Arizona Governor Jan Brewer signed a controversial new immigration bill today, saying it will help the state solve a crisis that the federal government has refused to fix.
"The federal government has failed in its obligation and moral responsibility to secure our border,” said the Republican governor.
"A government's principle responsibility to its citizens is to provide safety and security,” Brewer added. "States have never been expected, even in prosperous economic times, to sustain the national defense of our borders. With the resources we have today, I am doing everything within my power to ensure and promote safety for our citizens along our southern border.”
Many are calling the new law, known as Senate Bill 1070,
the nation's toughest on illegal immigration.
The new immigration law will require anyone whom police suspect of being in the country illegally to produce "an alien registration document," such as a green card, or other proof of citizenship such as a passport or Arizona driver's license, the Arizona Republic reported.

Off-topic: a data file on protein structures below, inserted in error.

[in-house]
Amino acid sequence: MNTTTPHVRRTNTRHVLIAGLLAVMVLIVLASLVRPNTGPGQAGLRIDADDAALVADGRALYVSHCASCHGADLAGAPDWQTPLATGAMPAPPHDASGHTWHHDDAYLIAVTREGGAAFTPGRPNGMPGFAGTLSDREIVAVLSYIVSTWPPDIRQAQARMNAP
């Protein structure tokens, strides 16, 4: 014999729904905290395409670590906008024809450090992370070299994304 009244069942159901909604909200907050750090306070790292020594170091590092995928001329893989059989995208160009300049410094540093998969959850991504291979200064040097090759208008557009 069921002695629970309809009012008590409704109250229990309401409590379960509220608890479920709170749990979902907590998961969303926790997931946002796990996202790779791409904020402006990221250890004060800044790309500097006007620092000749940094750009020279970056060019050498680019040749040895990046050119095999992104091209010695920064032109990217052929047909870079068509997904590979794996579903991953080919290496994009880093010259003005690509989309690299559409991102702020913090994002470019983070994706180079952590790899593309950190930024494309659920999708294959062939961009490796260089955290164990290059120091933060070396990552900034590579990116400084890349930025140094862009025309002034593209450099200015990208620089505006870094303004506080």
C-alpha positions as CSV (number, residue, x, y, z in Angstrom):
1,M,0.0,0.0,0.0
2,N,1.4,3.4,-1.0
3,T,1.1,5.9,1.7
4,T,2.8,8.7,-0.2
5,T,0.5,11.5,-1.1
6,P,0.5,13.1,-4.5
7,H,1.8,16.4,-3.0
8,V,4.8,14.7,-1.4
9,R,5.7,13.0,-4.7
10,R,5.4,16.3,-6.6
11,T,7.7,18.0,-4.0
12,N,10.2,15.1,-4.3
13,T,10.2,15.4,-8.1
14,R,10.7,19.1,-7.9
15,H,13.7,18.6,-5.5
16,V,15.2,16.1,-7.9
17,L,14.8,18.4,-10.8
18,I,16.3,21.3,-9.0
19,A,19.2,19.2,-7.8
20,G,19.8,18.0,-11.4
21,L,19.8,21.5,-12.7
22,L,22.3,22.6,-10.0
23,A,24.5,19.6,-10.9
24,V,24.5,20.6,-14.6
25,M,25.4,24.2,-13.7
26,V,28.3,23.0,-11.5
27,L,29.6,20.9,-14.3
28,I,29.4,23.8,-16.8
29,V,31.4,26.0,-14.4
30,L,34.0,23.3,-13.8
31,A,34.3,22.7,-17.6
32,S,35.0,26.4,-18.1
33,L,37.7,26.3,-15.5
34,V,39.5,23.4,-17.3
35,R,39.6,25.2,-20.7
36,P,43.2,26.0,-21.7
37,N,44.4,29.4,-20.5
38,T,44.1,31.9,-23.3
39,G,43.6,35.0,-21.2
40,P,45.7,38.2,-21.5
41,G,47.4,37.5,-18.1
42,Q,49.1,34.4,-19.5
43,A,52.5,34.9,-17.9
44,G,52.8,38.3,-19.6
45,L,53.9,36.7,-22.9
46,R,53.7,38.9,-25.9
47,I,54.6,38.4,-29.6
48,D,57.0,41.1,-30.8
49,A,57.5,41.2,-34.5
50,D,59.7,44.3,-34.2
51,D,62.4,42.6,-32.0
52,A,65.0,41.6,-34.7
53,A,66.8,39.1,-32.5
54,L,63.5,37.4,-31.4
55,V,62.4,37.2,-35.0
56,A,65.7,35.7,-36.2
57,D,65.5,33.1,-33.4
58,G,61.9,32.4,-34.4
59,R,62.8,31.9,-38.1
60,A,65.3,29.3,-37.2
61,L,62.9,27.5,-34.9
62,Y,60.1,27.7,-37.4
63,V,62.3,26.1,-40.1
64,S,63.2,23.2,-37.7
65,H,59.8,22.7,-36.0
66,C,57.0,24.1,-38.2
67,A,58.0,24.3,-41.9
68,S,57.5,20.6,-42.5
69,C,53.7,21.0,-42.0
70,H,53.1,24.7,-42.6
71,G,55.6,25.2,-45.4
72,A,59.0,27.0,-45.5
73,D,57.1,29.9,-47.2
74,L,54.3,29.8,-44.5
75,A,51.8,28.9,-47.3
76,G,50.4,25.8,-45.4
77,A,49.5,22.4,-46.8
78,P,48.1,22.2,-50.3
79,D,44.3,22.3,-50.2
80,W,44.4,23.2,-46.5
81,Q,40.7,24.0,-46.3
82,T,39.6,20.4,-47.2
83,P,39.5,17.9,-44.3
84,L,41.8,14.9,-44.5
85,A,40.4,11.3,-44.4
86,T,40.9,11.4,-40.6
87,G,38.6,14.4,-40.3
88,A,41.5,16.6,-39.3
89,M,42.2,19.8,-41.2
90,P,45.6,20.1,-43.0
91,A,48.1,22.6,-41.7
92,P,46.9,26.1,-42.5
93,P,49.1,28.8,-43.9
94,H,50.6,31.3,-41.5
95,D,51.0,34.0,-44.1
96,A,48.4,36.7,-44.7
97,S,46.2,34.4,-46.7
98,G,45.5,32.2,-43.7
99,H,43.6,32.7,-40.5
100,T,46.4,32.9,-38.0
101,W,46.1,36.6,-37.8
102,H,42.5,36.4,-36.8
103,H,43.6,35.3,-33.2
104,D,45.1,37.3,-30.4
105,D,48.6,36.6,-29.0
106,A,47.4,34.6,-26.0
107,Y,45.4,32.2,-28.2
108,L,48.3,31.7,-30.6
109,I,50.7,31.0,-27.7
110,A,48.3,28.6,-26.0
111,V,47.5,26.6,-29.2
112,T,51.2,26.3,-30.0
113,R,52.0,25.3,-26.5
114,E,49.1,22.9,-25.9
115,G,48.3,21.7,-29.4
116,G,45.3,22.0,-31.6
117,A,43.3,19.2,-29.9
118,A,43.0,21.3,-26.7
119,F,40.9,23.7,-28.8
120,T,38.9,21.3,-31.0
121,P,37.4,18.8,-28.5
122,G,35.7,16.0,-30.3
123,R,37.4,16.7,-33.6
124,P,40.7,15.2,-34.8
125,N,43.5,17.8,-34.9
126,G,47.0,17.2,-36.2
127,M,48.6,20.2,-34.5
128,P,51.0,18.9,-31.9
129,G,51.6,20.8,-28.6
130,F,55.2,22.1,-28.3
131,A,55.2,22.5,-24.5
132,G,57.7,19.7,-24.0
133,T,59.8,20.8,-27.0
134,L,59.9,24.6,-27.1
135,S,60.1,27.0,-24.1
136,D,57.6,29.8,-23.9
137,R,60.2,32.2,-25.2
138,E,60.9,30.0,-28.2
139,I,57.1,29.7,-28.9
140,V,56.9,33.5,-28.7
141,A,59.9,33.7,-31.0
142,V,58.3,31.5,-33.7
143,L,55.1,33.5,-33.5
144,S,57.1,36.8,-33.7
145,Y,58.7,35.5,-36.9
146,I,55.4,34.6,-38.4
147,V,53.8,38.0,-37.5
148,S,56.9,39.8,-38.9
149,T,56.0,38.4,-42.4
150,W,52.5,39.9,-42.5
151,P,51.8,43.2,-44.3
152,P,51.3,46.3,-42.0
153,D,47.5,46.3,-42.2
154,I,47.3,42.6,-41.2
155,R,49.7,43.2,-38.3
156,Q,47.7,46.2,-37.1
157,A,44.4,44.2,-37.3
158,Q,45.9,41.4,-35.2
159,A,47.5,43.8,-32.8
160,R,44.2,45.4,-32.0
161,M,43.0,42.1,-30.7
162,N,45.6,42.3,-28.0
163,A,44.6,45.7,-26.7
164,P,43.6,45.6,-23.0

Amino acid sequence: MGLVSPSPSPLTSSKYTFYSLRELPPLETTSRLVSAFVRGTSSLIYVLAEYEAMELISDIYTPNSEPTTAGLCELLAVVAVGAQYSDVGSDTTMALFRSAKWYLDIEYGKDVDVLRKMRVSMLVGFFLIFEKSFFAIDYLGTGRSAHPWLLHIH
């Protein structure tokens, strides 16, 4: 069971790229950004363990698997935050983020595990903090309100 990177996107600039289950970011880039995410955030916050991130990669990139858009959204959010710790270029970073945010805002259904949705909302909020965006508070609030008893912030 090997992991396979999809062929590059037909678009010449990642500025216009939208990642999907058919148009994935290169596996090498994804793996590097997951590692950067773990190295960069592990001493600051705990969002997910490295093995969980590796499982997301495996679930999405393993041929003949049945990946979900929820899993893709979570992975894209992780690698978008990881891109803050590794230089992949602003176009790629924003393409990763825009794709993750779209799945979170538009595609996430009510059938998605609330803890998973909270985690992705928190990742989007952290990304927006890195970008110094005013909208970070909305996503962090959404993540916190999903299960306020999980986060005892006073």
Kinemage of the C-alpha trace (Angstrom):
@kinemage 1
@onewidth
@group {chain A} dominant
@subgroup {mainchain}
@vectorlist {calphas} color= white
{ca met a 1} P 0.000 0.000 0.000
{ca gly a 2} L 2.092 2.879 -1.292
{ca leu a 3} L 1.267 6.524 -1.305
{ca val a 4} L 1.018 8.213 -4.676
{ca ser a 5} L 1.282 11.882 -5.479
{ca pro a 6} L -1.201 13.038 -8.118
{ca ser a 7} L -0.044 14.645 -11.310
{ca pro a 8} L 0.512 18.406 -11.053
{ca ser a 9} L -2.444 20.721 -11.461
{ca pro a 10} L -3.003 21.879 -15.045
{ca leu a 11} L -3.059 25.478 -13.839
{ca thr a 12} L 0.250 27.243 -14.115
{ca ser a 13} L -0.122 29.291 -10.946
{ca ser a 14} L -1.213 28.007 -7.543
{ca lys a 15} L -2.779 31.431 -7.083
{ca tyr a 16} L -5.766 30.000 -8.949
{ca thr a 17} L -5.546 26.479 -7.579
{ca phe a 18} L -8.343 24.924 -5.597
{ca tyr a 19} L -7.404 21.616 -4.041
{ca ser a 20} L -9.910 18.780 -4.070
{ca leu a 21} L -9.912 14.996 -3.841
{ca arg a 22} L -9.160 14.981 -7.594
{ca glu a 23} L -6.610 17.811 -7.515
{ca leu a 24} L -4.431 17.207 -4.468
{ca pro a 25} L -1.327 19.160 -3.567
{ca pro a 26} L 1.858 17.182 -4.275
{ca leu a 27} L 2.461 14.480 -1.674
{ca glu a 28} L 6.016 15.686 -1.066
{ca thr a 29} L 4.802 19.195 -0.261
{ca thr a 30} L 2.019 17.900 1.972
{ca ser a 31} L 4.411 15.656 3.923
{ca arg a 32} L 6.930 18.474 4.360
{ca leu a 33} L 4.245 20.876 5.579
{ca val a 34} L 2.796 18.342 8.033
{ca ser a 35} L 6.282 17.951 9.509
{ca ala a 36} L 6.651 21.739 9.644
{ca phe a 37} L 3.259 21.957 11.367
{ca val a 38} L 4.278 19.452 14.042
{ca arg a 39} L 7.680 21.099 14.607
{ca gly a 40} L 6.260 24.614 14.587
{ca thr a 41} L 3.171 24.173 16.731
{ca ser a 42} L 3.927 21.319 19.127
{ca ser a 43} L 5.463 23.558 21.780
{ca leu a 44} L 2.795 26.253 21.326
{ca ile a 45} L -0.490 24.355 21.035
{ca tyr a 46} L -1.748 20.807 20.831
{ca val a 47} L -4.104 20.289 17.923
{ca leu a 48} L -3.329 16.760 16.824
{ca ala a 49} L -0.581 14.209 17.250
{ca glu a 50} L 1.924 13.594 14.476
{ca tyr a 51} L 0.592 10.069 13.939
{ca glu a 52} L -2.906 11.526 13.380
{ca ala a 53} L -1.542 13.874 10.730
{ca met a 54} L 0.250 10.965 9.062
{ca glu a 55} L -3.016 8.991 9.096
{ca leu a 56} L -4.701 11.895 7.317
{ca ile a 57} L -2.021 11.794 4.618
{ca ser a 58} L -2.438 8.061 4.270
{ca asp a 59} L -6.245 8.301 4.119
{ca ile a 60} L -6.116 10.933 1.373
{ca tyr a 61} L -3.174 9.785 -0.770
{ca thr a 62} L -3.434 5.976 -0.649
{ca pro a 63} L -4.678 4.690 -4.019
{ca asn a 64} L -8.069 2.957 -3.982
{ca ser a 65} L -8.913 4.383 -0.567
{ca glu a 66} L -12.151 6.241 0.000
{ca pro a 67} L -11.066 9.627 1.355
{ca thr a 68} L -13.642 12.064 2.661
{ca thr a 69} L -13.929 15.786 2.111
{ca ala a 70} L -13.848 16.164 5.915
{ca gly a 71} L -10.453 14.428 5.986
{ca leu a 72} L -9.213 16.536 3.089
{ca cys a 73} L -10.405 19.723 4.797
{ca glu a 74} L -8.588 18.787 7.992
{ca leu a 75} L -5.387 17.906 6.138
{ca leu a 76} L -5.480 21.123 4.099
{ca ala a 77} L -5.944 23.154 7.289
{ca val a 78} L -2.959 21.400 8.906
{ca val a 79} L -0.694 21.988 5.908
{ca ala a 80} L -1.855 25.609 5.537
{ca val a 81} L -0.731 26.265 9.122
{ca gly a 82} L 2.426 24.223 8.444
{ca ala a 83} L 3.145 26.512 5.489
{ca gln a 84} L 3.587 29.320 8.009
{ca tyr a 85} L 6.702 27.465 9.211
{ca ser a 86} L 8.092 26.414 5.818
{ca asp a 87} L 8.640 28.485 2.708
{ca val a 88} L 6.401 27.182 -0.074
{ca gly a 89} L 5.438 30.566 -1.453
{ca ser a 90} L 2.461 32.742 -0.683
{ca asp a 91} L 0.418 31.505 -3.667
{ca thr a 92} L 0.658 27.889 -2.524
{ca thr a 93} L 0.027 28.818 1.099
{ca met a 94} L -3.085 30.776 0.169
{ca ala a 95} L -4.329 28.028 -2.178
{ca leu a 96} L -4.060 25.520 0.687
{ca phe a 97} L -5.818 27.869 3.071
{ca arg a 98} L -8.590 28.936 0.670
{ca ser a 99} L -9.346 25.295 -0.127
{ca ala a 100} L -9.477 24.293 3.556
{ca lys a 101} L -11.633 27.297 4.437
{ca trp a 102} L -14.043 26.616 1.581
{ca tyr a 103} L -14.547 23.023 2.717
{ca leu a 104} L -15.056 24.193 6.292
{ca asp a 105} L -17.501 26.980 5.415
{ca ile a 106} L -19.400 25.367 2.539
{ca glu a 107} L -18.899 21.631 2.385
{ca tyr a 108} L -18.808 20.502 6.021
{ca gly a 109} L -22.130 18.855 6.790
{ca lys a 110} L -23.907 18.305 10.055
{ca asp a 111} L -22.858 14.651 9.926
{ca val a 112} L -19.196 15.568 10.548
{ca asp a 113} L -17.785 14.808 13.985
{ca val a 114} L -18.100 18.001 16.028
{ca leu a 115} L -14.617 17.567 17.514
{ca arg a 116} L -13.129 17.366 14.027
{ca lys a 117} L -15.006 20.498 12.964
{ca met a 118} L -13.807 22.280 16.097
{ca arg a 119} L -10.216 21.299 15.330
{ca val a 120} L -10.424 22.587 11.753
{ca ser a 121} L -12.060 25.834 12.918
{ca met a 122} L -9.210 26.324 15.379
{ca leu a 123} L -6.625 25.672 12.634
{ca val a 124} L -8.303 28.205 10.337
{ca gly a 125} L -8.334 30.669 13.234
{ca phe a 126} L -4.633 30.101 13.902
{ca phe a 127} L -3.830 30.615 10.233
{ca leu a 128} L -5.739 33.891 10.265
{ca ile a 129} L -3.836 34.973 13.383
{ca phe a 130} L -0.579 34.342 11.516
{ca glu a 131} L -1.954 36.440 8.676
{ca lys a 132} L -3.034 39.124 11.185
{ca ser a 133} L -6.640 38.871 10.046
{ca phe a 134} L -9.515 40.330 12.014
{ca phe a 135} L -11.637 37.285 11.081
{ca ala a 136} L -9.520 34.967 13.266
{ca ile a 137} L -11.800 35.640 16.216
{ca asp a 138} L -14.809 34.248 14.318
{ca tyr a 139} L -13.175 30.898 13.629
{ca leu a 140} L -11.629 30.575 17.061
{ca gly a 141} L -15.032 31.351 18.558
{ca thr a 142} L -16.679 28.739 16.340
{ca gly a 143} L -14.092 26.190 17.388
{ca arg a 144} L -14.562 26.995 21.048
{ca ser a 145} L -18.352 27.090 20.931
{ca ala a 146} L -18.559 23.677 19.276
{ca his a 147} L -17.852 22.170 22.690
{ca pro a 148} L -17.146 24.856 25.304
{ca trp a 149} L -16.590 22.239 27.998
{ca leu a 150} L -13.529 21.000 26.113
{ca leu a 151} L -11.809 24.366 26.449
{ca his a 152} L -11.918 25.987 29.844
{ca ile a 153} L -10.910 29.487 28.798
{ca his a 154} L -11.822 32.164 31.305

Hundreds of protesters surrounded the Arizona State Capitol and began chanting "shame on you," seconds after Brewer signed the law, the Arizona newspaper added.
The bill reached Governor Brewer's desk earlier this week after its passage by the Republican-led Senate.
"This bill reinforces federal law by removing the political handcuffs placed on our law enforcement, empowering state law enforcement with tools it needs to address illegal immigration,” Republican Senator Russell Pearce said April 20.
"This legislation stops practices that hurt Arizonans, like sanctuary cities and ‘catch and release policies,'” Pearce added. "Illegal is illegal.”
But the state's Senate Democrats remain opposed. "This legislation will criminalize all immigrants, infringe on free speech, encourage racial profiling and lead to enormous costs, into the millions, at a time Arizona cannot afford unfunded mandates, the state's Senate Democrats said today.
Read more on Arizona's new law:
Catherine Merlo is Western editor for Dairy Today. You can reach her at firstname.lastname@example.org.